We’re officially one-third of the way through the 2019 Missouri football season. The Tigers have their fifth best point differential at this point in the season in the last 20 years. It’s also the fifth time in the last decade that Missouri has started the season 3-1 or better—the other years being 2010, 2013, 2014, 2015 (wut?) and 2018.
Four of those seasons turned out to be pretty darn memorable. Three were memorable for their, umm, positive results on the field.
As the team prepares for Troy coming out of its bye week, I thought this would be a good time to take a look back at where some individual performances rank through four games. All of the rankings are over the last 20 years, as that’s as far back as Sports Reference’s Play Index tool will reach.
QB - Kelly Bryant:
Completion Percentage (65%) - 7th (Smith ‘03, Daniel ‘08, Gabbert ‘09 & ‘10, Franklin ‘13)
Passing Yards Per Game (256) - 9th (Daniel ‘07 & ‘08, Gabbert ‘09 & ‘10, Franklin ‘13, Lock ‘16, ‘17, ‘18)
QB Rating (149.6) - 5th (Daniel ‘08, Gabbert ‘09, Franklin ‘13, Mauk ‘14, Lock ‘16 & ‘18)
Yards Per Attempt (8.1) - T-4th (Franklin ‘13, Lock ‘16 & ‘17)
Passing Touchdowns (8) - 10th (Daniel ‘06, ‘07 & ‘08, Gabbert ‘09, Franklin ‘13, Mauk ‘14, Lock ‘16, ‘17 & ‘18)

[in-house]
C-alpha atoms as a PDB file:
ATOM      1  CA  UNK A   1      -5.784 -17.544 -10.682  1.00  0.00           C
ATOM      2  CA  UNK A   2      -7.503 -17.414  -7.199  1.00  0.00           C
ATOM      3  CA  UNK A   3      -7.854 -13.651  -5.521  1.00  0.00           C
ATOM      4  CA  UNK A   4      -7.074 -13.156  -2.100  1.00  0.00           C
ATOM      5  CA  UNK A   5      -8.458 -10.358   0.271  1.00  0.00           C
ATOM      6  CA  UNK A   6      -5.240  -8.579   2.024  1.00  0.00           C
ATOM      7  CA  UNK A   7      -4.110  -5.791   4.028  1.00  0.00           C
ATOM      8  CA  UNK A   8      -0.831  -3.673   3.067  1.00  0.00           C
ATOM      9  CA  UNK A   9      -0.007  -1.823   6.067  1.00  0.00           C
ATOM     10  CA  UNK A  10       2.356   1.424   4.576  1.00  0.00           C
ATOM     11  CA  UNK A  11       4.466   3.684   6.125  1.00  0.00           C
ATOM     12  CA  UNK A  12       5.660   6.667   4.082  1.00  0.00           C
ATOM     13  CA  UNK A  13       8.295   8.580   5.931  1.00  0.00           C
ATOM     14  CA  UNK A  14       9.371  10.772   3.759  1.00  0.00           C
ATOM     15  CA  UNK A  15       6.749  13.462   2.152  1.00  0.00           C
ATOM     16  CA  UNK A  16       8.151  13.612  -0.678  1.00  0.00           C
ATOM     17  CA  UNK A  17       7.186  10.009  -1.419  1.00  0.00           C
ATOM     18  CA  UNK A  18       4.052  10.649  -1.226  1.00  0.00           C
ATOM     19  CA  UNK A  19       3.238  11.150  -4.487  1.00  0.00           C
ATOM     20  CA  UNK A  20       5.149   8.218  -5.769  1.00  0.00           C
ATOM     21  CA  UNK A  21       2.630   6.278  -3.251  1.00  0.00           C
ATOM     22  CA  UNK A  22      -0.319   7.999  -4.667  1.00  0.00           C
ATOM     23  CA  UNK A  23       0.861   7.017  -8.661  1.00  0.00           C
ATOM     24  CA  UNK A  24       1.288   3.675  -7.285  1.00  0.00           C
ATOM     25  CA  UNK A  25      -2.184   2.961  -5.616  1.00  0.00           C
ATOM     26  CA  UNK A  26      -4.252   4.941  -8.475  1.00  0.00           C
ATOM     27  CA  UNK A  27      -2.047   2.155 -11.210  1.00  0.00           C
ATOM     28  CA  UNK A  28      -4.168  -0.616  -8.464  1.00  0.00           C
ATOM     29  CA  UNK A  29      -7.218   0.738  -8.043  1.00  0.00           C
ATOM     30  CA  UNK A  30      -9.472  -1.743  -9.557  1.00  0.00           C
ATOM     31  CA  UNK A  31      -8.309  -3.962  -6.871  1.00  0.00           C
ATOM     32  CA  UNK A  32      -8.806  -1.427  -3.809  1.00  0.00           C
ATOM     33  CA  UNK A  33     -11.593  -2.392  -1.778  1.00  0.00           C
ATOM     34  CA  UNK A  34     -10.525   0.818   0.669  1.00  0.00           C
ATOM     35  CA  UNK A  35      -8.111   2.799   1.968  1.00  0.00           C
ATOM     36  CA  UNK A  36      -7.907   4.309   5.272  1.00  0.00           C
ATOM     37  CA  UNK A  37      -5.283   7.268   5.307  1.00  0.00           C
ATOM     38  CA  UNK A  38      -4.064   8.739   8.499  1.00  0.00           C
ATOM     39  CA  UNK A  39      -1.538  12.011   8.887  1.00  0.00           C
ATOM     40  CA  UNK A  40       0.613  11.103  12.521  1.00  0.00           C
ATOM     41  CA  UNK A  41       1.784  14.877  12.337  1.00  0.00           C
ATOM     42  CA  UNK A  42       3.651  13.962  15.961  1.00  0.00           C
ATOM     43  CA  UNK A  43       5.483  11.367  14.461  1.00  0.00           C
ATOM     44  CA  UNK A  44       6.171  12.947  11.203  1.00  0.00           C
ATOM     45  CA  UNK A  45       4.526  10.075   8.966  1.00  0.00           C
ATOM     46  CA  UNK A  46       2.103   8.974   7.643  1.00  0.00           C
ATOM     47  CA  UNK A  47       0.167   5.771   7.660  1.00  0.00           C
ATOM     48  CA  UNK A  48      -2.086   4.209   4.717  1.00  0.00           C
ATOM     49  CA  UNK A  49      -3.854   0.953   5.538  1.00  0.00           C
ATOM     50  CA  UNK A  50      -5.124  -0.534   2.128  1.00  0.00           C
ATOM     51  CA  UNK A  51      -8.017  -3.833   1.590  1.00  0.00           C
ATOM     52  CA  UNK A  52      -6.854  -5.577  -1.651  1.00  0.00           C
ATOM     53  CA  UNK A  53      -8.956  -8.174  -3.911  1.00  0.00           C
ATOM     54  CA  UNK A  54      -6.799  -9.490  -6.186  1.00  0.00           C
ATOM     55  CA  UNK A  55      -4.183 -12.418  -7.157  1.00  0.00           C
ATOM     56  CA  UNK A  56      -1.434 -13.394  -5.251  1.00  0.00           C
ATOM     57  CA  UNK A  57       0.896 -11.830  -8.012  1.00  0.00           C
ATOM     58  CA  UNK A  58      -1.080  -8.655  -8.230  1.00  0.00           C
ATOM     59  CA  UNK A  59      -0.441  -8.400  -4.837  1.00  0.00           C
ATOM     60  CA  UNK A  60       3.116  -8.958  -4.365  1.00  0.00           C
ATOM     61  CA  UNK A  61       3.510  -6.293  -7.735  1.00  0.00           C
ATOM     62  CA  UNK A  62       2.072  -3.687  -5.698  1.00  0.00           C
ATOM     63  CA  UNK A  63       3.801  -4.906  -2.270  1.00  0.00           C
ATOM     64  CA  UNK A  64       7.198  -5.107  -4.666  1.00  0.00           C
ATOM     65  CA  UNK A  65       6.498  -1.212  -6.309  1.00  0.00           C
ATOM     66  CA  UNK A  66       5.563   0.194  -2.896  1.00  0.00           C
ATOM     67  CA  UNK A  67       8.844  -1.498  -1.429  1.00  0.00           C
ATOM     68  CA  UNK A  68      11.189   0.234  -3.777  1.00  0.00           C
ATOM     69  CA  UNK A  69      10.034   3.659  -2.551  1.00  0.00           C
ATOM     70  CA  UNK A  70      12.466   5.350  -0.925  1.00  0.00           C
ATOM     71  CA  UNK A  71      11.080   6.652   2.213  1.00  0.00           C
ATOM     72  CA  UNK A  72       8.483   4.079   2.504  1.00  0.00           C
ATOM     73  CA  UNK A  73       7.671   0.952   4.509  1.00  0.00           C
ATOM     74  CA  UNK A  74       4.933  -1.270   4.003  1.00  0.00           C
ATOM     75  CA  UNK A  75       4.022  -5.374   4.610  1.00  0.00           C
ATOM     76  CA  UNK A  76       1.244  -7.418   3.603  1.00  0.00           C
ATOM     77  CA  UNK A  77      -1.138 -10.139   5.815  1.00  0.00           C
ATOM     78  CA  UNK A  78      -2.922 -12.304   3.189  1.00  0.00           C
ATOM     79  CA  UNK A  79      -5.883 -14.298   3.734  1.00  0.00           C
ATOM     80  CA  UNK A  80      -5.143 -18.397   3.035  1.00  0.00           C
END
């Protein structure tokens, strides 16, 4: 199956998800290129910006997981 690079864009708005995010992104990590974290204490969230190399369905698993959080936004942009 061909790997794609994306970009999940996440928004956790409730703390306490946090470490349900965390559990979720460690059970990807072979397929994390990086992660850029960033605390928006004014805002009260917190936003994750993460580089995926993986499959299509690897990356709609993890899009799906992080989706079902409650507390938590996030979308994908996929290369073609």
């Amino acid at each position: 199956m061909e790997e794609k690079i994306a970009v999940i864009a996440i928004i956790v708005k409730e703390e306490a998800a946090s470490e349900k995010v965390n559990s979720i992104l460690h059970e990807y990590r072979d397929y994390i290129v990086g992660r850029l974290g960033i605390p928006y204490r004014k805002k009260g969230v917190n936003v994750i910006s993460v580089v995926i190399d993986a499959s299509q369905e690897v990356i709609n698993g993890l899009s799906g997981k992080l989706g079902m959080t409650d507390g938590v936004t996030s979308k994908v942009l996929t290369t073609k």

BK’s Analysis - If you missed it, Nate Edwards put together a great piece recently comparing Kelly Bryant to Missouri’s past great quarterbacks. His piece was part of what inspired me to look up some of these numbers. Bryant has been a more well-rounded quarterback than I think just about any reasonable fan could have expected this season. He’s been efficient, he’s had some explosive plays, and against South Carolina we finally started to see his value on the ground as well.
Has Bryant been Chase Daniel, Blaine Gabbert or Drew Lock from a pure passing production standpoint? Nah. But that was never the expectation. Nor should it have been. He’s putting up numbers on par with James Franklin during Franklin’s prime at Missouri, and that’s plenty for Missouri to have what could be a special season.
RB - Larry Rountree III:
Rushing Yards (375) - 6th (Brad Smith ‘02 & ‘05, Tony Temple ‘06, Henry Josey ‘11, Russell Hansbrough ‘14)
Rushing TDs (4) - T-6th (Zack Abron ‘02 & ‘03, Damien Nash ‘04, Brad Smith ‘05, Derrick Washington ‘08)
BK’s Analysis - Rountree got off to a slower start than expected against Wyoming, but he’s really come along in the last few weeks. He dominated against West Virginia and he was a steady blow against South Carolina.
We’ve seen Rountree get better as the season goes on in the past, and I would expect to see more of the same this year. It’s cliche, but I really do believe Rountree gets better as a game and a season wears on. It seems like as everyone around him is tired, he brings the same energy he had in the first quarter, or the first month of the season. There’s no doubt his punishing running style has a little something to do with that.
WR - Jalen Knox:
Yards Per Reception (20) - 7th (Min. 5 receptions - Justin Gage ‘00, Wes Kemp ‘09, L’Damian Washington ‘12, J’Mon Moore ‘17, Emanuel Hall ‘17 & ‘18)